How many times have I said it? This year was a huge transitional year for business and for me personally. It has impacted nearly ever aspect of business and so obviously, this holiday season is no exception.
Because I am planning some big and different things for 2015, I am aiming to use this holiday season to make room ( read: clear out ) a lot of stock! I’ve added action steps for you to take as part of each of my preparations as well to help you sort through it!
Action step: prep your holiday season calendar, mark off newsletters and their content and set order and shipping deadlines for national and international orders!
I’m in the process of brainstorming and nailing down some ways to take advantage of the “official” start of the shopping season in the states, Black friday – and the whole of Thanksgiving Weekend. It’s an embarrassing time for us Americans wherein we leave our family gatherings to go fight it out for a huge discount on a TV. It’s shameful really, but there are some positives to the whole thing. This is a huge opportunity for retailers and it is, in fact, foolish not to take advantage of it.
Action step: make sure any holiday items are renewed, correctly categorized and tagged appropriately!
Beyond the Thanksgiving weekend show down, I have already added a few key Holiday specific items to my shop. On Etsy, I always try to have a few items that can be pulled for features or treasuries even if I don’t plan on selling a million of them. They bring in the interest and help me get some placement in Holiday specific site-wide marketing initiatives.
Action step: order new marketing materials and packaging supplies now so they are ready to go!
My other main goal this season is to implement some of my favorite marketing know how. During times of (hopefully) high traffic and sales, it’s best to make the most of packaging materials and follow up! I like to include postcards with my orders advertising my website and this holiday I am going to include a piece with all orders about the big things I have planned for 2015.
Action step: Stock up on tea and chocolate now. Haha.
The holidays are so exciting but can be so stressful. Honestly the past three holiday season wore me out through to march. Completely chaotic. This year I would like to leverage the opportunity to make money, obviously, but also maintain some sense of normalcy in my life, I have no plan for that yet, and it truly is a wait and see sort of situation, but it’s something to keep in mind.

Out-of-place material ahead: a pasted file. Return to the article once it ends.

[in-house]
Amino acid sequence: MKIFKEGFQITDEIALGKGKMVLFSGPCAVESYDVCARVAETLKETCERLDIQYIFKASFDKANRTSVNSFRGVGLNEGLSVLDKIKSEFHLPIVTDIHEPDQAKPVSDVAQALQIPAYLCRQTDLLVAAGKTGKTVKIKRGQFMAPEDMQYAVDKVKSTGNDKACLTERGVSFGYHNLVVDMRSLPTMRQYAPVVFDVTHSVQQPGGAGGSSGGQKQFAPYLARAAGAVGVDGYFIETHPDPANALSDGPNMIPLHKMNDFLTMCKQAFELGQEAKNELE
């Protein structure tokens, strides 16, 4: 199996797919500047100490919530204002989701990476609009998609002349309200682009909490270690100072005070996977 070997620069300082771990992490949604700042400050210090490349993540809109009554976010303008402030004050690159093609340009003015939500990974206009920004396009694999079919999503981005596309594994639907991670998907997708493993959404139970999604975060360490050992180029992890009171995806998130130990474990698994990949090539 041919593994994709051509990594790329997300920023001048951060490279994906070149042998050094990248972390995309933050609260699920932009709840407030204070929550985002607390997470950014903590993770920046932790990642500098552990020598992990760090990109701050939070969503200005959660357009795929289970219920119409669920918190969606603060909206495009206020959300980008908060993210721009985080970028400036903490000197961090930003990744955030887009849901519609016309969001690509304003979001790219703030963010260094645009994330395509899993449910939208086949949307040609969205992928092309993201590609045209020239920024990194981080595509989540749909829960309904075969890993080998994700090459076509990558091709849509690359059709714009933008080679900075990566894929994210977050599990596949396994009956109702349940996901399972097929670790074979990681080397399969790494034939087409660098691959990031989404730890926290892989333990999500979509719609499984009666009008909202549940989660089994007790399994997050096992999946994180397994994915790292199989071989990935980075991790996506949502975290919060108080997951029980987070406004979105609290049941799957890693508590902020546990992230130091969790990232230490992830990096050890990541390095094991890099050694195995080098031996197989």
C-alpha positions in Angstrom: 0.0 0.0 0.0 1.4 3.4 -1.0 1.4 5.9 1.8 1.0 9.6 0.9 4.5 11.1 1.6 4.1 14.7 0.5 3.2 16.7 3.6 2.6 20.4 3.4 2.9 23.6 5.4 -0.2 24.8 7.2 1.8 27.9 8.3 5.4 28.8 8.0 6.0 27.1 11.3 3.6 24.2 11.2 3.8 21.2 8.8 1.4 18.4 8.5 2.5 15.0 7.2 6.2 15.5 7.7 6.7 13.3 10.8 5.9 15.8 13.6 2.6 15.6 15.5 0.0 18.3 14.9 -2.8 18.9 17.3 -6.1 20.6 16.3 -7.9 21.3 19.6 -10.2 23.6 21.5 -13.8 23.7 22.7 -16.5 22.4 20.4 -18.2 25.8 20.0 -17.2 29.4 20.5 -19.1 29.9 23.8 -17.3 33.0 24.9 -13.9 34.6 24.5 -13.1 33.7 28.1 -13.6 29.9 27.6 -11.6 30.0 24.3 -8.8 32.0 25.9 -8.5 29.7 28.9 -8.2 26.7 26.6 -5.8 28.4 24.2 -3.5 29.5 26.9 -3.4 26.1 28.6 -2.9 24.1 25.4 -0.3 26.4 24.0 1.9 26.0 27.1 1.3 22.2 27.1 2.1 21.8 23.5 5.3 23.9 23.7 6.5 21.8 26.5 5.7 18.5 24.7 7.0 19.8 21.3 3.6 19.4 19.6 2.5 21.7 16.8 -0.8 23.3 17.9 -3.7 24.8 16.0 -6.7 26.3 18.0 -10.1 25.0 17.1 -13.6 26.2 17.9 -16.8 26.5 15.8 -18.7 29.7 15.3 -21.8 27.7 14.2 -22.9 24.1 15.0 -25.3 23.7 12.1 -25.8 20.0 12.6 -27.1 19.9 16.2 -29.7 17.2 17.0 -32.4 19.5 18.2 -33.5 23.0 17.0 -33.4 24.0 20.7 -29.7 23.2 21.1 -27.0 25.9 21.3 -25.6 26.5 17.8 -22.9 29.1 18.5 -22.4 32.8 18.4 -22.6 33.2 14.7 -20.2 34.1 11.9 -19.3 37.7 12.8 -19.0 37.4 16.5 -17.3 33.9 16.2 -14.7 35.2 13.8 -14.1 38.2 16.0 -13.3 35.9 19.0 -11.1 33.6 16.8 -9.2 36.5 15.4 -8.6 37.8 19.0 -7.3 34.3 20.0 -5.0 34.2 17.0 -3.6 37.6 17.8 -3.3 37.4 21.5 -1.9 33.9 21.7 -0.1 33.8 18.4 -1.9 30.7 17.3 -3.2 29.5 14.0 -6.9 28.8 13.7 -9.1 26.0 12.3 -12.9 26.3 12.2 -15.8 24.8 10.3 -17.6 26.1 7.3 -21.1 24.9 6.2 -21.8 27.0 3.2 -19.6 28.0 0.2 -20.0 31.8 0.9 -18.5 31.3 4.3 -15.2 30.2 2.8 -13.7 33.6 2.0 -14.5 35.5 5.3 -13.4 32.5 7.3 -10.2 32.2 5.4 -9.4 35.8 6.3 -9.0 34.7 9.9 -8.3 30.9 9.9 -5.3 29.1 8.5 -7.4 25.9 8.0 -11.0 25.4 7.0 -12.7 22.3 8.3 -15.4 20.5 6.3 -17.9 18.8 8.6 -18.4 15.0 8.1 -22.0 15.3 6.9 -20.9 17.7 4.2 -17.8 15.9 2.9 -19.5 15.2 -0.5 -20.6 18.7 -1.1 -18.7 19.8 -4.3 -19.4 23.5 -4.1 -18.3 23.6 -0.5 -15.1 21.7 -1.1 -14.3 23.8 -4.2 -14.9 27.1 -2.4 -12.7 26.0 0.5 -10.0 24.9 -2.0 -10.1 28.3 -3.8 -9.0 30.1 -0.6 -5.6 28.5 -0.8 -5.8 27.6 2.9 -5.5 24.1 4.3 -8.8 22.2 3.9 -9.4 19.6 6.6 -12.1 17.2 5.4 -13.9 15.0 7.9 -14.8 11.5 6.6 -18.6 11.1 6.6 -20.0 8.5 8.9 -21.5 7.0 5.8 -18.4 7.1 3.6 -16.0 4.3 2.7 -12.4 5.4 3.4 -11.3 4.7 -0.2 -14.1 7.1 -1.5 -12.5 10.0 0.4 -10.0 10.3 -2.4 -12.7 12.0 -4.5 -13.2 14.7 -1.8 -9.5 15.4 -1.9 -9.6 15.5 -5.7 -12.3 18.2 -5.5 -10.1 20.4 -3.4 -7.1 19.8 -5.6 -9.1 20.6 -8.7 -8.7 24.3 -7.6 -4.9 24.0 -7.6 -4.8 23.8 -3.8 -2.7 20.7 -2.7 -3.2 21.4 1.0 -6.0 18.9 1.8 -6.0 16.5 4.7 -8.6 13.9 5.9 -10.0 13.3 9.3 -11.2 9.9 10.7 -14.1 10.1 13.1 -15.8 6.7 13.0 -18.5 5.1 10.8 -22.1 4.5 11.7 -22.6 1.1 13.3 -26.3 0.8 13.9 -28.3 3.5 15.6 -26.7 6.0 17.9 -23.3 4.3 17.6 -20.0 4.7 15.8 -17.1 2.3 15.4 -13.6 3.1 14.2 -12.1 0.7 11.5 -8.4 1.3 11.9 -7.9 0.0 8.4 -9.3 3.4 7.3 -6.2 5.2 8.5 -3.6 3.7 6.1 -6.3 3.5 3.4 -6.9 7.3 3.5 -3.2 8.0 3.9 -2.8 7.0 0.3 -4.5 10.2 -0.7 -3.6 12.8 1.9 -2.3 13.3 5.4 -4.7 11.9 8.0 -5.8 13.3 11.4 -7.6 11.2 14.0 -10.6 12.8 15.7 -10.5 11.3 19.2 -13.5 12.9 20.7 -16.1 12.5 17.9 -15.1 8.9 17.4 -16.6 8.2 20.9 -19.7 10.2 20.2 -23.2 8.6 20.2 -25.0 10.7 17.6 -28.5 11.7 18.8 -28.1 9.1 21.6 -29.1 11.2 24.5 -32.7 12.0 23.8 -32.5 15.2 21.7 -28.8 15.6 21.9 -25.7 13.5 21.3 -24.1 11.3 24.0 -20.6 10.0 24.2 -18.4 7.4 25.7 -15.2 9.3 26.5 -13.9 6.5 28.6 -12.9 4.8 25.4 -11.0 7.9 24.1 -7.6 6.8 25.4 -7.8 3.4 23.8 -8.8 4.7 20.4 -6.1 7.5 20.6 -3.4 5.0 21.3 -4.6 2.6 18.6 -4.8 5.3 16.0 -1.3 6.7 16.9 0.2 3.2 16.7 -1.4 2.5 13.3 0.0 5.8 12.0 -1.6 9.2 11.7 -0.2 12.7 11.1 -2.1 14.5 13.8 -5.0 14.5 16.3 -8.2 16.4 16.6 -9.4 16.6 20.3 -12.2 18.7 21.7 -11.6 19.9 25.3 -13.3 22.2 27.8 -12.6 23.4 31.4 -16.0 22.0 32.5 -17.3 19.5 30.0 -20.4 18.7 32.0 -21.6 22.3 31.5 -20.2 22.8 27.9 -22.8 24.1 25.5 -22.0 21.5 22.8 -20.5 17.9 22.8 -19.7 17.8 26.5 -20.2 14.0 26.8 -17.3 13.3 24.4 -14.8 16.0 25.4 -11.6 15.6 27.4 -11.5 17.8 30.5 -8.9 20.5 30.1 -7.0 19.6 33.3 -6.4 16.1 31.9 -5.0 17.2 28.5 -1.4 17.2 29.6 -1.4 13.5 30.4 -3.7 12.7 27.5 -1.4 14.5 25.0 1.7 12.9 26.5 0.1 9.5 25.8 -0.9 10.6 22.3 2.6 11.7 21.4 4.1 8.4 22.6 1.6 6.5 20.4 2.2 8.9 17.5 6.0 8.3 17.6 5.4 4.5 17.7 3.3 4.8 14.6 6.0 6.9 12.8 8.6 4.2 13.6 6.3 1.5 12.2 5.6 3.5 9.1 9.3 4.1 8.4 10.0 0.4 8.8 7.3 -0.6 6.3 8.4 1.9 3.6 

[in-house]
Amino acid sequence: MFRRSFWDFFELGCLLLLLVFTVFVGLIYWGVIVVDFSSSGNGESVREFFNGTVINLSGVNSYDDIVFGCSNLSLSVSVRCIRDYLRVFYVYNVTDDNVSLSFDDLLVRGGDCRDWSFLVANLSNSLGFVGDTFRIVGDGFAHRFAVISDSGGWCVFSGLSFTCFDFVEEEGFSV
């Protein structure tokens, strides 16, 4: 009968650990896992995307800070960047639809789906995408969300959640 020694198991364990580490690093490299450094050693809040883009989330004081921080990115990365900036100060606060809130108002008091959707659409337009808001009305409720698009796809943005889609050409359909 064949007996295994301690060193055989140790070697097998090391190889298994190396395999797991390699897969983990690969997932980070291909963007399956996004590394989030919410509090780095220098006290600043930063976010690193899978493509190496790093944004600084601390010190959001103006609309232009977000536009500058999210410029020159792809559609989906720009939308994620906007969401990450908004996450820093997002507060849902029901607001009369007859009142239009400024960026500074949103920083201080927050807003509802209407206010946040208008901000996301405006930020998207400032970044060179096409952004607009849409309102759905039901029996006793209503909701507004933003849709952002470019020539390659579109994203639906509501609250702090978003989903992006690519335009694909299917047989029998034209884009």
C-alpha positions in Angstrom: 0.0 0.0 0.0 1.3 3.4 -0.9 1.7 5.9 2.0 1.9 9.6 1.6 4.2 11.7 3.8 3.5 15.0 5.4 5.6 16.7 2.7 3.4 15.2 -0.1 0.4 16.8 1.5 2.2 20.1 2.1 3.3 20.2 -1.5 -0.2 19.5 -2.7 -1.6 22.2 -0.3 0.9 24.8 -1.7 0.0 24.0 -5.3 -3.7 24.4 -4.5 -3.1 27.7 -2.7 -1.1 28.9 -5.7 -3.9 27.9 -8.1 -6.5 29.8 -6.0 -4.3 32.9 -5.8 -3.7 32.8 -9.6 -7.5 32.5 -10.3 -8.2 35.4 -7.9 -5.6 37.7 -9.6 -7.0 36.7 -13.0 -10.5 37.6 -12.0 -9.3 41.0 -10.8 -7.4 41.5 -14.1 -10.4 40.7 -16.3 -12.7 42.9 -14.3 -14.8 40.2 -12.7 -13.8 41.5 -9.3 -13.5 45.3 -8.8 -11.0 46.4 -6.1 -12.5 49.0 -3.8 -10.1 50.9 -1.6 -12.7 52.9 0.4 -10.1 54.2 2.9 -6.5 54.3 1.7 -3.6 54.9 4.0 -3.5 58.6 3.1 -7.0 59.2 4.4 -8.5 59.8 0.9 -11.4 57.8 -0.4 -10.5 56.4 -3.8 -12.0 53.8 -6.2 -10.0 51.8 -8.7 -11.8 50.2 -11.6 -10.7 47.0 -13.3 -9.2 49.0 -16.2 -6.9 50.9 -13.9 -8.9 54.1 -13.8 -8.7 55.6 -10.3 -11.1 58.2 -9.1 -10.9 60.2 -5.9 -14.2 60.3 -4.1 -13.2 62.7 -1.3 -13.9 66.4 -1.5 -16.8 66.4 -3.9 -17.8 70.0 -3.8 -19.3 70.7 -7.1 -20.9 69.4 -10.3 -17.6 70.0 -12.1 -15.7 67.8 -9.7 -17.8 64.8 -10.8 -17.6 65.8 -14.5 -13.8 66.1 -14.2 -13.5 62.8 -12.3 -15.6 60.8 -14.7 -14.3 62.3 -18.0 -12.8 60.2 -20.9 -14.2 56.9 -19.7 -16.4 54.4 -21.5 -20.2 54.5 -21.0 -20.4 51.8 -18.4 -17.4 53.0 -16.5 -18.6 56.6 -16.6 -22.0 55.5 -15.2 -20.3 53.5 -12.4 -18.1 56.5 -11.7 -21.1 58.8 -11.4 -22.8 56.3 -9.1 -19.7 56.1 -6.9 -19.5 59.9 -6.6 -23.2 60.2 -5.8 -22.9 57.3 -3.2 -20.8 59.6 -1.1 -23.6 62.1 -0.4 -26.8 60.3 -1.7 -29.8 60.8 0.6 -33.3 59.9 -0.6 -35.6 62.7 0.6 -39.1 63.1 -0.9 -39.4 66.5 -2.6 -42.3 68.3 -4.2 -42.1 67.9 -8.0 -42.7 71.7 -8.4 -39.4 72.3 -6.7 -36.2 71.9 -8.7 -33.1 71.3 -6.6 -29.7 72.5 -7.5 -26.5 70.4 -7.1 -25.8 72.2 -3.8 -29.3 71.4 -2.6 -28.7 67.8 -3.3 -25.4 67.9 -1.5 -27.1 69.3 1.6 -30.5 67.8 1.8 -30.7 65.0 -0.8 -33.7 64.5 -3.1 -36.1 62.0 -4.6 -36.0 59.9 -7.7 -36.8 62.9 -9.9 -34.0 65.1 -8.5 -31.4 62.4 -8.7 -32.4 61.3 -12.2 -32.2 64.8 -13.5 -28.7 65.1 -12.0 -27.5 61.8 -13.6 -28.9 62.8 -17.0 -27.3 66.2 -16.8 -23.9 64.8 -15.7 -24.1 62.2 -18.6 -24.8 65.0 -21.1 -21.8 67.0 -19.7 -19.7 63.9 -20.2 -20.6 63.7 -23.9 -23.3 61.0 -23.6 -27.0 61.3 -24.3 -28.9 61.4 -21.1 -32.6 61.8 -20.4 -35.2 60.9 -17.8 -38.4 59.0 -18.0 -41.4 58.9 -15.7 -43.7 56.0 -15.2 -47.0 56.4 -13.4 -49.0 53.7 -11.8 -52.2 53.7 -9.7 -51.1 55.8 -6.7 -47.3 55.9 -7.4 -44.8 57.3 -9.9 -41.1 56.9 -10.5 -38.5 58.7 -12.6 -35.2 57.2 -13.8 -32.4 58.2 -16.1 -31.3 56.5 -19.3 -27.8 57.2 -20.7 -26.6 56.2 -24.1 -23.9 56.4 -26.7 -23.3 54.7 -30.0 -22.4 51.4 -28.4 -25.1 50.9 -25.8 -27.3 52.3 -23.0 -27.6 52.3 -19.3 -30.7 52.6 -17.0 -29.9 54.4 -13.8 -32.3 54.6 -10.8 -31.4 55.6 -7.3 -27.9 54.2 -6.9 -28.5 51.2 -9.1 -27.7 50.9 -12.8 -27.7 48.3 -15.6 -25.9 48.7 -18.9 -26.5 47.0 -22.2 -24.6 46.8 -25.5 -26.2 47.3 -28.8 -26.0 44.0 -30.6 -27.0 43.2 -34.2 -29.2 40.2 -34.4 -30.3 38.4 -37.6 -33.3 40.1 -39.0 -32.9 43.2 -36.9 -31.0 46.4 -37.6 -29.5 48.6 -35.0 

Take care of your customers, but don’t forget to take care of yourself as well! And enjoy the holidays with your friends and family. That should be part of the goal as well for us all I think!
As a child, I was very interested in organisation and paperwork. It’s strange, I know!
My mother worked as a secretary and I was intrigued by all the ‘art supplies’: pens, pencils, paper etc. I was known to carry a folder full of paper and at least 6 pencils with me every where I went, and I was also keen on filing my papers in my file cabinet.
Well, that was a long time ago and I’ve pretty much outgrown my paper organisation inclinations. It’s sad, because really, I would benefit from it now more than ever!
I have, however, maintained a few key organisational practices that are simple, but keep me out of trouble.
1. Keep and then file paper receipts
I have a very simple organiser with tab dividers that I use to keep my receipts in – I have one for each of the past two years as well. It’s easy to keep up with monthly – I collect everything in one spot, then organise at the end of the month or quarter.